Then there was the lass I bought a house with back in 2003. I was attempting to help her out of a bad relationship. She claimed to be one of my best friends. She wasn't the least bit romantically interested in me, but I thought that if I helped her and she and I lived under the same roof, eventually she'd view me more favorably. Turns out that didn't happen, as I later discovered that she was a pathological liar with a coke addiction, and I moved out of the house after living there for only four months. That really drove home to me that I guess I'm too trusting with some organics. Some of them can be far too unpredictable. Synthetics have a consistency that I'm thankful for.

What is a typical week like for you? Do you spend most of your time at home with Sidore and Elena, or do you go out with friends? When you do go out, do you ever bring either of them with you? I imagine people in public would react strangely—does that keep you from doing coupley stuff like going to movies?

Contrary to what most of the TV shows we appear in would have you believe, I actually go out quite a bit! Well, enough, I'd say. I'm not a “people person,” and although I love my friends, it's better for an introvert like myself to spend more time alone. Having said that, though, I always have a fantastic time whenever I'm with mates. 

During the week, I'm usually at work—I do data entry and other bits and bobs at a machine shop—then I come home and either catch up on the Internet, or interact with Sidore and Elena. My job has me come in early, so I usually go to bed early Friday evenings, after meeting my friends online for whatever videogame has caught our fancy, or physically hanging out with them. Saturday evenings have me getting together with friends as well, and Sunday, I usually spend time with my rubber troublemakers, taking photos, watching a film or a telly program, writing or doing research for “Shouting to hear the echoes,” or getting up to other things.

Also contrary to what most people believe, I don't take Shi-chan or Lenka with me when I go out. For one, they're heavy (78 lbs and 57 lbs, respectively), and for another, I'm not so deluded as to think that taking them out and about with me wouldn't raise more than a few eyebrows. Also, I wouldn't want to put either myself or whichever synthetic lass I'd have with me in danger. I don't trust random people enough to think we wouldn't be verbally or physically attacked. People have a long and sordid history of being violent toward that which they don't understand. Or so I'm told.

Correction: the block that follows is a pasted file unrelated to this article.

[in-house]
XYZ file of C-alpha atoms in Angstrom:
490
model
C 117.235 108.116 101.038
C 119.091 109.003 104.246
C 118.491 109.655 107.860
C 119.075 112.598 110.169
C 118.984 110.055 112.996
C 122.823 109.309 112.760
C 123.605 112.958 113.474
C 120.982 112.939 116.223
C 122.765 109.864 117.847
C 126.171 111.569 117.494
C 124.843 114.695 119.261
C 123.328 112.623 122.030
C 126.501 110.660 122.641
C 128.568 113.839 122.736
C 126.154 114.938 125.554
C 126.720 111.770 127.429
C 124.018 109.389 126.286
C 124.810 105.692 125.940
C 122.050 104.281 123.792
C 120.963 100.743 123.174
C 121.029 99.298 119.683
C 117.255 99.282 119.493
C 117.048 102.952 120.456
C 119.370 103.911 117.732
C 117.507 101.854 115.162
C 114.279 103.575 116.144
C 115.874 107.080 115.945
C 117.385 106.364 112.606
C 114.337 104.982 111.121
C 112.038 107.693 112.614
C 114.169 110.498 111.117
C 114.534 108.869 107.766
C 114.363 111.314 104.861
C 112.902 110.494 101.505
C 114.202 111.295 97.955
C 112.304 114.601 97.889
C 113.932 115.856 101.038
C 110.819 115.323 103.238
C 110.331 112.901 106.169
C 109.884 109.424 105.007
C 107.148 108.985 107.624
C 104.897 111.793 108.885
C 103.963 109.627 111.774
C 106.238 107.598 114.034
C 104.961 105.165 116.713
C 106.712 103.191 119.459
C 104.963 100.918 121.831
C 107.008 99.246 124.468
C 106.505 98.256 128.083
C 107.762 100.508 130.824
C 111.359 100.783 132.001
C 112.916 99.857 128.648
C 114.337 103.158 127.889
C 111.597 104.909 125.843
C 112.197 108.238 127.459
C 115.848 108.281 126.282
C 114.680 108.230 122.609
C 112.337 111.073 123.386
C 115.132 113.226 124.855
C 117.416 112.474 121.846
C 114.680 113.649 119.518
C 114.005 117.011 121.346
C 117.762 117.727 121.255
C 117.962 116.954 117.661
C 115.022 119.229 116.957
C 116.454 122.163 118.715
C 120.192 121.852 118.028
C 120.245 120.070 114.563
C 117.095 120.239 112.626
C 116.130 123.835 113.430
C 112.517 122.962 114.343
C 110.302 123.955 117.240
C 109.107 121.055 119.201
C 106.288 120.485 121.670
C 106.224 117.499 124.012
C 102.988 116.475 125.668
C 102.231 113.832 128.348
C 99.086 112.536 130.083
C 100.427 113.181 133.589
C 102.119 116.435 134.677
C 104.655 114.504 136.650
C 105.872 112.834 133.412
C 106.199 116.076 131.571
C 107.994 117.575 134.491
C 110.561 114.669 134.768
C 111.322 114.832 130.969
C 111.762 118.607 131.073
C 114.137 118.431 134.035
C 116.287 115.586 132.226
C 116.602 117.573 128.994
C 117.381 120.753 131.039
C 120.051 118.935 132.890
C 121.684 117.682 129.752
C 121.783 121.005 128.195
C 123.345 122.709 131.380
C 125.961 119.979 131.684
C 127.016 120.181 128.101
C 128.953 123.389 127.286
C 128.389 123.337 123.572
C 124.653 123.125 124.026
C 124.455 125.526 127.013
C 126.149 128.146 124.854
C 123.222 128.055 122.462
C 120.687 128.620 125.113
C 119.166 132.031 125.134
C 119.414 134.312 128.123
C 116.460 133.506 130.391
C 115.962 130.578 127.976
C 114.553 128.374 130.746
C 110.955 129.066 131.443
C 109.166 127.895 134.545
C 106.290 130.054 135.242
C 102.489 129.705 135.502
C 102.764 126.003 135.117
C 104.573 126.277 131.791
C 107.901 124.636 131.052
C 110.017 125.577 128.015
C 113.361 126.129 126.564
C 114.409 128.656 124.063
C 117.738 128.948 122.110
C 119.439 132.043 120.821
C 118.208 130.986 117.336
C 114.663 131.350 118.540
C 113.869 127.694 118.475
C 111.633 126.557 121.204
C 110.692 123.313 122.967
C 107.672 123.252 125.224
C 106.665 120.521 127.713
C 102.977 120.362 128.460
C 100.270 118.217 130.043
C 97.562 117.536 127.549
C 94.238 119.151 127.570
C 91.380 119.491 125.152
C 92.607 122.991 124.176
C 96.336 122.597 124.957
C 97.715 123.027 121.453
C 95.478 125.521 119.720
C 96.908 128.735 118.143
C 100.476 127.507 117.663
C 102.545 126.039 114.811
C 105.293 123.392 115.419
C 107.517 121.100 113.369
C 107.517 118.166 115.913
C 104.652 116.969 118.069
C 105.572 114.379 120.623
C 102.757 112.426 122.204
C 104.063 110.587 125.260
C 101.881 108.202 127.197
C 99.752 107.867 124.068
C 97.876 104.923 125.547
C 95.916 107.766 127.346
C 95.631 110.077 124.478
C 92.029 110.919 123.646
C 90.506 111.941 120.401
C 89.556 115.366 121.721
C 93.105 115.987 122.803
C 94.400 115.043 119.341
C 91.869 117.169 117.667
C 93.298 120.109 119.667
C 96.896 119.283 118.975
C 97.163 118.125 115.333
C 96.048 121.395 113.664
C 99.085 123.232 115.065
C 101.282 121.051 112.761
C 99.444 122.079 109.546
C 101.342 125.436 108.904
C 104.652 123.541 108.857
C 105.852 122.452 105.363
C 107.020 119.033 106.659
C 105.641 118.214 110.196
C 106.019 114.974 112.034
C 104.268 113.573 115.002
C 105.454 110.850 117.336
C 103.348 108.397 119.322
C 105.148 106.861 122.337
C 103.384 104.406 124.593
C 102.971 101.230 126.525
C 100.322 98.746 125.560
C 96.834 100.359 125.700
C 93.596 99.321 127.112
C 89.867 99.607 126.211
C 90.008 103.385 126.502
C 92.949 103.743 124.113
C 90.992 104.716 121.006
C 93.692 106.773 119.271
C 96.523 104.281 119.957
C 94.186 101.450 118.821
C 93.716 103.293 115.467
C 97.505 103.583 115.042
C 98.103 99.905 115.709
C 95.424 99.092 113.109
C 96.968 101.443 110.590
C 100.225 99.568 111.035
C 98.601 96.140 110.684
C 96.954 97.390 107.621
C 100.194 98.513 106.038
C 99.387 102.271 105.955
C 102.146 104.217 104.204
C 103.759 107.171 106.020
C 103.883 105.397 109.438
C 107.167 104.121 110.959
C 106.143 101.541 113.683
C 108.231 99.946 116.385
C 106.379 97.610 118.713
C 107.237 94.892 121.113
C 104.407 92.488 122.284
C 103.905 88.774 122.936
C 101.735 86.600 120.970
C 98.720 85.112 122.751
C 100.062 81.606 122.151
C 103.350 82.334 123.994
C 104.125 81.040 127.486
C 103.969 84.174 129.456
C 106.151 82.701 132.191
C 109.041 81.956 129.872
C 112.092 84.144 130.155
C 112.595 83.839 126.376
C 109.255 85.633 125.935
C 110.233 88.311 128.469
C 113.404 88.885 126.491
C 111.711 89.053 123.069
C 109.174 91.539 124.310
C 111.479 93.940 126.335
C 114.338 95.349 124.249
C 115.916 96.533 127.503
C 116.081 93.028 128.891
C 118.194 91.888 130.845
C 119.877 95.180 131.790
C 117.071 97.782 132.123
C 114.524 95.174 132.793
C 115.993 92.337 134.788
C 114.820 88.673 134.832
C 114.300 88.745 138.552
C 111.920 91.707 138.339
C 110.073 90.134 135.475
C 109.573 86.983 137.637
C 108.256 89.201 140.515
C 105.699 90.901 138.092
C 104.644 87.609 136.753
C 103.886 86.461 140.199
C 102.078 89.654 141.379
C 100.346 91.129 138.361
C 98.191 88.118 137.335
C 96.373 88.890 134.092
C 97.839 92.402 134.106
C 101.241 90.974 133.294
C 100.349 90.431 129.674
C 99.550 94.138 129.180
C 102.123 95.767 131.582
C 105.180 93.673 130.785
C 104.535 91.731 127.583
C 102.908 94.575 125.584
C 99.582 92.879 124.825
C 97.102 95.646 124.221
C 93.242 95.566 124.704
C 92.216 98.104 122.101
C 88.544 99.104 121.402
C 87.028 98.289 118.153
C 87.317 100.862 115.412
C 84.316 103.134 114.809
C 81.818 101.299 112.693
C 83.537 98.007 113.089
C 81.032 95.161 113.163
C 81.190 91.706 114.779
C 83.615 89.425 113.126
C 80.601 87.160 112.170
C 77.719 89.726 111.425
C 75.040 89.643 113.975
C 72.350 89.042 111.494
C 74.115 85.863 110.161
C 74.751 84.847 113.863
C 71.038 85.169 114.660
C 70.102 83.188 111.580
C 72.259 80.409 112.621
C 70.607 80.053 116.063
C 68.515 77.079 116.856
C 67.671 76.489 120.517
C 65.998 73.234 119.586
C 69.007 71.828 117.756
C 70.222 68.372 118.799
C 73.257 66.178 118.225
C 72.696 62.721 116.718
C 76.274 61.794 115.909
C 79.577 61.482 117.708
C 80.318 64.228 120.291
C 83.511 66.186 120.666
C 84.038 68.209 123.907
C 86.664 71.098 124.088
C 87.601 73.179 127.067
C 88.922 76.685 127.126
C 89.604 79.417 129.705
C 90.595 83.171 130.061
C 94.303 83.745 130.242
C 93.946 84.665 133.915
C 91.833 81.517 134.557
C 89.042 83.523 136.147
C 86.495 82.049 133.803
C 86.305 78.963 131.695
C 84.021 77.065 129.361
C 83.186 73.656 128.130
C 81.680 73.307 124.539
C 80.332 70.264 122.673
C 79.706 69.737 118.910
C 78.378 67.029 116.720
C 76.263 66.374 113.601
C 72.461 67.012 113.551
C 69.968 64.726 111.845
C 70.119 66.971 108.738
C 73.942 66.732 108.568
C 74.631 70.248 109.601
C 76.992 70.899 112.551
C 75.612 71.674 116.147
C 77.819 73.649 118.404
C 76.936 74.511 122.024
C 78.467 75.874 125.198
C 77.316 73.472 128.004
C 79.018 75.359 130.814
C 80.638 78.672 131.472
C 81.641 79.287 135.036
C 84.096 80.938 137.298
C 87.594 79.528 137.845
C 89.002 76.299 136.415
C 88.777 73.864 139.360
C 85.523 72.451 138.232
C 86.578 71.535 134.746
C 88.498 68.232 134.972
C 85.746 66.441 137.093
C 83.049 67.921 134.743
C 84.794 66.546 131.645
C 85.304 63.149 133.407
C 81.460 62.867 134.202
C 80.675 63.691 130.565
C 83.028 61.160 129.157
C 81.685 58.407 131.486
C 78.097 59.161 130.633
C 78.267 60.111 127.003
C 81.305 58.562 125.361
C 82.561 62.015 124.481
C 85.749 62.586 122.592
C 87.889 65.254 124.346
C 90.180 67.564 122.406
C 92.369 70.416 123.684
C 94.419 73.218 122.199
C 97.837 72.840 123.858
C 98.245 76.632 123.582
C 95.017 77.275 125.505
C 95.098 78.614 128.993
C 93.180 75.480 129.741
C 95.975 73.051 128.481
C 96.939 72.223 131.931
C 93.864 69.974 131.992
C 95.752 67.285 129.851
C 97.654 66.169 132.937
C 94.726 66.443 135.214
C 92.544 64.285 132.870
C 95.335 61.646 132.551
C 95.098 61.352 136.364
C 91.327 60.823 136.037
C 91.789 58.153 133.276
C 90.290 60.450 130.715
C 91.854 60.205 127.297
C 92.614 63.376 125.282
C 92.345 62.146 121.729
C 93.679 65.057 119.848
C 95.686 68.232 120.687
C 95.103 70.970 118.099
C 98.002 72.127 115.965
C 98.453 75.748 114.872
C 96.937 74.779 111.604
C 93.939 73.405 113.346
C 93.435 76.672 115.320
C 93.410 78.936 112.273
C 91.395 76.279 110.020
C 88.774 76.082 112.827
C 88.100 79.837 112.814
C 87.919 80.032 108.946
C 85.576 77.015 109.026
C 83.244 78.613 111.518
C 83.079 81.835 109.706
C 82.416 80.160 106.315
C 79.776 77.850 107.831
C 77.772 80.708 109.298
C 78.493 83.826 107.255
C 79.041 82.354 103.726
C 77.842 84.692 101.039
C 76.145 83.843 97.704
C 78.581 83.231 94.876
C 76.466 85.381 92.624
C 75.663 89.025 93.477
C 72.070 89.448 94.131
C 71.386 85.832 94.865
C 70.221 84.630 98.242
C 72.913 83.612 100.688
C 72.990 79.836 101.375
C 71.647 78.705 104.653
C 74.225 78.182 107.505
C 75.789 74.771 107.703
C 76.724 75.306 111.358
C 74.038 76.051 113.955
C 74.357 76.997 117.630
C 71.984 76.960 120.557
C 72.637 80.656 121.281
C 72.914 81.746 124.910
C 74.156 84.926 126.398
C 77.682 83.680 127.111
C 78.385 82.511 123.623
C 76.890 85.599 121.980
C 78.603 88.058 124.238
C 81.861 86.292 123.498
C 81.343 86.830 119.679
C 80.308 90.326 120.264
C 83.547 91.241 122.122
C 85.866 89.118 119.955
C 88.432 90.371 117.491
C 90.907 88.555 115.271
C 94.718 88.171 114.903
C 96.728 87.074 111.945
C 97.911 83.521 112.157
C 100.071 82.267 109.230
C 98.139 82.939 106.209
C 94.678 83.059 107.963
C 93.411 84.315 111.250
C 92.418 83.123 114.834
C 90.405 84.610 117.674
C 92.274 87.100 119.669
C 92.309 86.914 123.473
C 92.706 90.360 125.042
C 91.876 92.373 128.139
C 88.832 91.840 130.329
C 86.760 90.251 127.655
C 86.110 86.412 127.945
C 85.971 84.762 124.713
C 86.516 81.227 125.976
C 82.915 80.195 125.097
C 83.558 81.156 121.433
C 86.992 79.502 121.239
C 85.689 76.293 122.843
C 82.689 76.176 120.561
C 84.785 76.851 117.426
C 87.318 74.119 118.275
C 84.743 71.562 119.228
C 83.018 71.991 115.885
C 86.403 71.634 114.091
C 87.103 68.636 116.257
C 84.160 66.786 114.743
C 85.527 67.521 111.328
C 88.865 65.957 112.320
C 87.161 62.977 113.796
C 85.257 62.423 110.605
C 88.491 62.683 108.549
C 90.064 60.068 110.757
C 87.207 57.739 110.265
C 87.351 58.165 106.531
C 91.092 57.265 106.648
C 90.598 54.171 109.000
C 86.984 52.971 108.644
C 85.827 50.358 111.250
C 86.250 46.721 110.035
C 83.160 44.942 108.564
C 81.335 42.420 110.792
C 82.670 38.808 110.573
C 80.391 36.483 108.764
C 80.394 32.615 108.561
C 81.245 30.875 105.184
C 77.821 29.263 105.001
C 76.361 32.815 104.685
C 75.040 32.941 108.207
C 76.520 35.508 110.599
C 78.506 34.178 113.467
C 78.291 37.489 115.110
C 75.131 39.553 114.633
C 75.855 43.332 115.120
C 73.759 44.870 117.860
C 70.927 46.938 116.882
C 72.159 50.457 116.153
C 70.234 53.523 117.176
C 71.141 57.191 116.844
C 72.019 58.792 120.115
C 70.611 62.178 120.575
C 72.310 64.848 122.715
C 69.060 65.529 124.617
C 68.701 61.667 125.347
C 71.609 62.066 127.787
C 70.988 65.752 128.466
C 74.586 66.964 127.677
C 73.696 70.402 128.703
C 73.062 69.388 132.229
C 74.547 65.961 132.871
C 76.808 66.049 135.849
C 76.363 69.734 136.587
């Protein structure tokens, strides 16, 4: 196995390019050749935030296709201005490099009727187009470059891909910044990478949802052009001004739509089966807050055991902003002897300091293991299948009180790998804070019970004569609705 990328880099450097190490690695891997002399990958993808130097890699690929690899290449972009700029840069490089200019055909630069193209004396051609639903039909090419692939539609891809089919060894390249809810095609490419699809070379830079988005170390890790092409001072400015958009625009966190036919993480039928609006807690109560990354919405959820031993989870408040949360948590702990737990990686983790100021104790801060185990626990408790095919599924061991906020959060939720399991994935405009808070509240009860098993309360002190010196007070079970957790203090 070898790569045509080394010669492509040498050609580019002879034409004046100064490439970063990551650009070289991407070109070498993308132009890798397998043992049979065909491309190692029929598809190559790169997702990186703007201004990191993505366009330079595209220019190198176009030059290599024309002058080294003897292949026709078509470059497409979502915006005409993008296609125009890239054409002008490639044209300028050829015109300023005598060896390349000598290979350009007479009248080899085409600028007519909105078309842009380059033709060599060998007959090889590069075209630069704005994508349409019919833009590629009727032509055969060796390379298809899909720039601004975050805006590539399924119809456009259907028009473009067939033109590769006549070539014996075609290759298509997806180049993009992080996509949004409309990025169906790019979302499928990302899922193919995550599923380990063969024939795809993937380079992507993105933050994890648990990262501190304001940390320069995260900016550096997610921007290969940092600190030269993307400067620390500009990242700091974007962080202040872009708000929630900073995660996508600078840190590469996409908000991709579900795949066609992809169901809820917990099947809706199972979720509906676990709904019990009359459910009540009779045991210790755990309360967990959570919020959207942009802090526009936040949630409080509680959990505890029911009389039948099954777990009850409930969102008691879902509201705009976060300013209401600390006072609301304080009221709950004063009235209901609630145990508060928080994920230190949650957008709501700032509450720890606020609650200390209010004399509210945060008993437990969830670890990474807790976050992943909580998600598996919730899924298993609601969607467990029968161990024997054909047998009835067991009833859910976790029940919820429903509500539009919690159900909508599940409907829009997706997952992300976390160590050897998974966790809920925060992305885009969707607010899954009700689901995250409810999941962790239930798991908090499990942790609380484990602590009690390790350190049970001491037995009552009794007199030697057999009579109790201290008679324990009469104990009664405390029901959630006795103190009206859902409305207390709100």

What do your family and friends think of your relationship?

The way my friends view my relationship ranges from “Well, that's just what Davecat gets up to, I suppose,” to “Be sure to tell your girls I said ‘Hi!'” Most of them are cool with it; pretty much all of my friends are into quirky things, so they can empathize. I wouldn't be surprised if there are a few among them who would rather see me with an organic lass, but overall, they think Sidore and Elena are rather neat. Curiously enough, more of my female friends like them than my male ones. A couple of female friends have picked out articles of clothing for Shi-chan and Lenka on a few occasions! 

Of my Mum and Dad, Mum was more open-minded of the two—years ago, when I was in my eyeliner phase, she taught me how to apply it properly—so although she probably would've liked to be a grandmother at some point, she was okay with my unconventional partnership. Dad, on the other hand, to this day categorically refuses to talk about Sidore, Dolls, Gynoids, etc. He's never come out and said it, but he wishes that I were more conventional and acted like everyone else. I wouldn't say that me being an iDollator has driven a wedge into our relationship, as the wedge was already there long before Sidore entered my life. I once told him, half-jokingly, that his attitude is no way to treat his daughter-in-law, but as the man has no sense of humor, he didn't think much of that statement.